This activity uses a bit of science trickery to make an object that sinks in water, float in water.
Why do things float in water?
Objects are made up of very tiny molecules. Molecules can be packed in close together like in a rock or more spread out like in bubble wrap. The positioning of molecules affects the density of an object. Objects with tightly packed molecules are more dense than those where the molecules are spread out.
Density plays a part in why some things float and some sink. Objects that are more dense than water sink and those less dense float.
Hollow things often float too as air is less dense than water. This is partly why huge heavy ships float. Another thing to consider is the shape of an object. Generally the more of the outside of an object that is touching the water the more buoyant it is. Water pushes back up against objects so the more surface area an object has the more water pushes back against it helping it to float.
When an object floats, it pushes water out of the way ( displacement ). Have you ever noticed that when you climb into a bath the water level rises? That’s because your body displaces ( moves ) the water.
This easy activity demonstrates how reducing the density of a heavy object allows it to float.
A selection of different balls, one should sink in water
A container filled with water
Balls to use:
- Golf ball
- Ping pong ball
- Tennis Ball
- Hockey Ball
First sort the balls into balls you think will float on water and balls you think will sink.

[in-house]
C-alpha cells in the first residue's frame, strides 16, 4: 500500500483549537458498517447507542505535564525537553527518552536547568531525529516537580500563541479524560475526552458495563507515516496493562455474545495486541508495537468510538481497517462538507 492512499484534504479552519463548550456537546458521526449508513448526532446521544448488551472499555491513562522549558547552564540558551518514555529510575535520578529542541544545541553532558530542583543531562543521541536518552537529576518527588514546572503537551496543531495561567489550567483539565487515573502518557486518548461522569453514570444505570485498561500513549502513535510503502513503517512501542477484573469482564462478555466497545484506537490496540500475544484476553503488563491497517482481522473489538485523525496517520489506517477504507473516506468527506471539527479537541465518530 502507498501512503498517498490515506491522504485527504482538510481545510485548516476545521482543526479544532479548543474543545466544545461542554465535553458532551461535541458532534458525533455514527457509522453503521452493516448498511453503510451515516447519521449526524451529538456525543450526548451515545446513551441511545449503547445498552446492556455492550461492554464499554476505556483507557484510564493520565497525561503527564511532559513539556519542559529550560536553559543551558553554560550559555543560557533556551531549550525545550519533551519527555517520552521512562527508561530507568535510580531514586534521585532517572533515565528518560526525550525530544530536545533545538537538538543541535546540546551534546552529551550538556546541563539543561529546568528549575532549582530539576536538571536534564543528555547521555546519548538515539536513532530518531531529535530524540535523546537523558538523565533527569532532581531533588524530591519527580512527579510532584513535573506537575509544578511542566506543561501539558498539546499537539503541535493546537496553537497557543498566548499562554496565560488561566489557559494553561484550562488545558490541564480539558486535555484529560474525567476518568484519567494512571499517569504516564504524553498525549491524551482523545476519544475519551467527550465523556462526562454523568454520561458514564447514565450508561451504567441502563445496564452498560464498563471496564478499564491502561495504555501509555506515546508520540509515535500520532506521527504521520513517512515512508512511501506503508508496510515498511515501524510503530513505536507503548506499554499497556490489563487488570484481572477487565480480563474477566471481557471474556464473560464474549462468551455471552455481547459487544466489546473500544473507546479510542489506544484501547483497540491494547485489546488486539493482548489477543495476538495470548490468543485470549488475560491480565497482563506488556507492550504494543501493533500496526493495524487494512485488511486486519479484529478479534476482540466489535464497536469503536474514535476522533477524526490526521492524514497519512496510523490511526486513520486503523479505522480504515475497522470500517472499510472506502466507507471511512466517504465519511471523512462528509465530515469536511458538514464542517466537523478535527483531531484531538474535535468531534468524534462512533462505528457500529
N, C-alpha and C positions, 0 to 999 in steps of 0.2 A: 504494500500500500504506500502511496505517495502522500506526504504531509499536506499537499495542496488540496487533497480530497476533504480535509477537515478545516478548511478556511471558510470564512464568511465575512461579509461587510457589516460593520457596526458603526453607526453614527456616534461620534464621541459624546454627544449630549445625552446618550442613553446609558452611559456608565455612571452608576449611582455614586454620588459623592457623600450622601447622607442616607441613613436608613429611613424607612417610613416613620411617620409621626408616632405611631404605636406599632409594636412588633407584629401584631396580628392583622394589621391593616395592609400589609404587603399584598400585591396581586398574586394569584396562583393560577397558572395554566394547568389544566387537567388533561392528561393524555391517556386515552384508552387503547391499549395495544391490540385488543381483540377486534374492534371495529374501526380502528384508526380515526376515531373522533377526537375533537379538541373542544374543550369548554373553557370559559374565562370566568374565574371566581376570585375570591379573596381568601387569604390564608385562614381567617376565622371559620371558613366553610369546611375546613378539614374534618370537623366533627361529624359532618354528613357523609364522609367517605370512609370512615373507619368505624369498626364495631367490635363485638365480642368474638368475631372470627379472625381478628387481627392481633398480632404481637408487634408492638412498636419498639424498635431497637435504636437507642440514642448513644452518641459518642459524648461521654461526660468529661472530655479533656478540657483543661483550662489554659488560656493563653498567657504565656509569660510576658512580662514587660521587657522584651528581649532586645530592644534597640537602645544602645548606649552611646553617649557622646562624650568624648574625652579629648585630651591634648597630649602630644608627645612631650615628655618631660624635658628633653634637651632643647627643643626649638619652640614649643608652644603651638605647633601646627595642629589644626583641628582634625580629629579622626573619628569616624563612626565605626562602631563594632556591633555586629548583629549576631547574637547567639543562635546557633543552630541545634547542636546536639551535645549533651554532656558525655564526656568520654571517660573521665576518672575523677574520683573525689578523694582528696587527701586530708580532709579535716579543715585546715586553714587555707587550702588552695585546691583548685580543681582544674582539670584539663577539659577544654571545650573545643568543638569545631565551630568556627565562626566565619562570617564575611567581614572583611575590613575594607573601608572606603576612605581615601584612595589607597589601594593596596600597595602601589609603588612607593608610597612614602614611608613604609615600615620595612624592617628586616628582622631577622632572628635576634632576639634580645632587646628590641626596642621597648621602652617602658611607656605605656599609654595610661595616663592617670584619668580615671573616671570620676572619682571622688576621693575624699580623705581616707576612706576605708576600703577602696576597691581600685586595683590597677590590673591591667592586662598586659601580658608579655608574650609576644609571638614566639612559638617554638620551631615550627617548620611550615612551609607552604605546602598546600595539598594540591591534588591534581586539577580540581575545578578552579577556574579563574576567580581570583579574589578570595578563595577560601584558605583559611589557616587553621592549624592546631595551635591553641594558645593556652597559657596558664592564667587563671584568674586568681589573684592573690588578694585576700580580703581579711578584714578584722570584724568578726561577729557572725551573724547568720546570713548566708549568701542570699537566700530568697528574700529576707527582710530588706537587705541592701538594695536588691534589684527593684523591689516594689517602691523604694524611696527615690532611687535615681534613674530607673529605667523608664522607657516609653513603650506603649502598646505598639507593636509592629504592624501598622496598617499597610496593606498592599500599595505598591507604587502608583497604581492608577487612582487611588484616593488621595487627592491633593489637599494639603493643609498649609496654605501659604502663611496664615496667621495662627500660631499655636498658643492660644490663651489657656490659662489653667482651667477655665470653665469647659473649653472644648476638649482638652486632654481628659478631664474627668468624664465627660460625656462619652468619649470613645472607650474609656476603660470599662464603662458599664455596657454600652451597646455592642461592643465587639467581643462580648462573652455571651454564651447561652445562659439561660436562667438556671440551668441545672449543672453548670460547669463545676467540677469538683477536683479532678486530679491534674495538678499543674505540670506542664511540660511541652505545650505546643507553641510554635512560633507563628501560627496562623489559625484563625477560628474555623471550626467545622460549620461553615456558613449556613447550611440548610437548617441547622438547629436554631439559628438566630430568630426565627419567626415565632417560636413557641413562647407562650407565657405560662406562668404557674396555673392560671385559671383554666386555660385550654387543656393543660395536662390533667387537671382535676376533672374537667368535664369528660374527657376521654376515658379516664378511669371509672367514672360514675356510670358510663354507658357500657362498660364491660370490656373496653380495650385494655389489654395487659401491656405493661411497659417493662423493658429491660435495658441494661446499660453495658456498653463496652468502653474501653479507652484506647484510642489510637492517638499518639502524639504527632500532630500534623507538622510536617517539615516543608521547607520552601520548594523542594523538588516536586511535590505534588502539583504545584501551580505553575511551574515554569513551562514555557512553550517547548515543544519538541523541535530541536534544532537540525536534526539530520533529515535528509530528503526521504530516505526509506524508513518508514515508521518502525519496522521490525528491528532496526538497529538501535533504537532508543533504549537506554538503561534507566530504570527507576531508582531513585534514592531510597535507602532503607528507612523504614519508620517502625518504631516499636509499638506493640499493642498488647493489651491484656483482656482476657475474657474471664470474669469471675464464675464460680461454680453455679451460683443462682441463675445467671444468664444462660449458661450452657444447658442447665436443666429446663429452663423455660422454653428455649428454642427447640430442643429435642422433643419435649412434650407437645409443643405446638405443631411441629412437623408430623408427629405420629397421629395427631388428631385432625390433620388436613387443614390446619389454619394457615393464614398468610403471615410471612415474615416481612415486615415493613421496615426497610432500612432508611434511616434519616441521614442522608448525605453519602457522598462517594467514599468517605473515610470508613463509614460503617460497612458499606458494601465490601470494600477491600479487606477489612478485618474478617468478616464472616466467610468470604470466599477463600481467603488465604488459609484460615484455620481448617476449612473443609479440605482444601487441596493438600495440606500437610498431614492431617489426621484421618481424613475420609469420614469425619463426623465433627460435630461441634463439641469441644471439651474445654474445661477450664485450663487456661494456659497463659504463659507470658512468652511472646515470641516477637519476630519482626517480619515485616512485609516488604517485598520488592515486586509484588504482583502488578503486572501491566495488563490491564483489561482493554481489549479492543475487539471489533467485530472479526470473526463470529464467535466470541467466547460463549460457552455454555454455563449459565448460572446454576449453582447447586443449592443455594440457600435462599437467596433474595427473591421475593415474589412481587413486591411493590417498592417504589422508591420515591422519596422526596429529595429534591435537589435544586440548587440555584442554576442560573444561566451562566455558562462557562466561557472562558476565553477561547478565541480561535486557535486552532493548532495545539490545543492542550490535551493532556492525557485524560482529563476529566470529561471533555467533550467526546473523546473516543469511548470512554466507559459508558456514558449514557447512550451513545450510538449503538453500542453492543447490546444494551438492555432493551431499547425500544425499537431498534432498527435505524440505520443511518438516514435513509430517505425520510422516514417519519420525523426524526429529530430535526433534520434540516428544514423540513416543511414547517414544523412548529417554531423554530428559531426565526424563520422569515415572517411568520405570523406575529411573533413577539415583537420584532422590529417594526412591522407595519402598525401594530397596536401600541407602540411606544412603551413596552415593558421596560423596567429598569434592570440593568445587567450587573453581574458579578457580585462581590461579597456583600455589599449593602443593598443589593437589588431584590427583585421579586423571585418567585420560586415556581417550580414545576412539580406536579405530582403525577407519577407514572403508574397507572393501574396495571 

Do the balls which float all have something in common? Are they hollow?
Test each ball to see if your predictions are correct.
Take a ball which sank to the bottom of your container and wrap in bubble wrap.
Place the bubble wrapped ball on the surface of the water, you should find it now floats. If it doesn’t add some more bubble wrap.
Why does this happen?
Although the bubble wrap makes the ball weigh a little more, it also displaces extra water making the ball more buoyant.
The pockets of air in the bubble wrap mean that the ball and bubble wrap together are less dense than the water, which means the ball floats!
What’s the smallest amount of bubble wrap you can use to make your ball float?
Using the knowledge you’ve gained from this activity, how would you make a lemon sink?
Can you think of a different way to make the ball float? What if you made it a boat with plasticine?
Does the same technique work with other objects?
More sinking and floating activity ideas
Babble Dabble Do has a fabulous ship building activity to demonstrate how displacement helps objects float.
Can you make a superhero float? We made out superhero arm bands and a raft,
Rainy Day Mum has a lovely activity using boats made from pie tins.
Learn about density with this easy investigation, can you find something to float on each layer?
Instead of making an object less dense by adding bubble wrap, try changing the density of water to help an object float.
Last Updated on February 1, 2021 by Emma Vanstone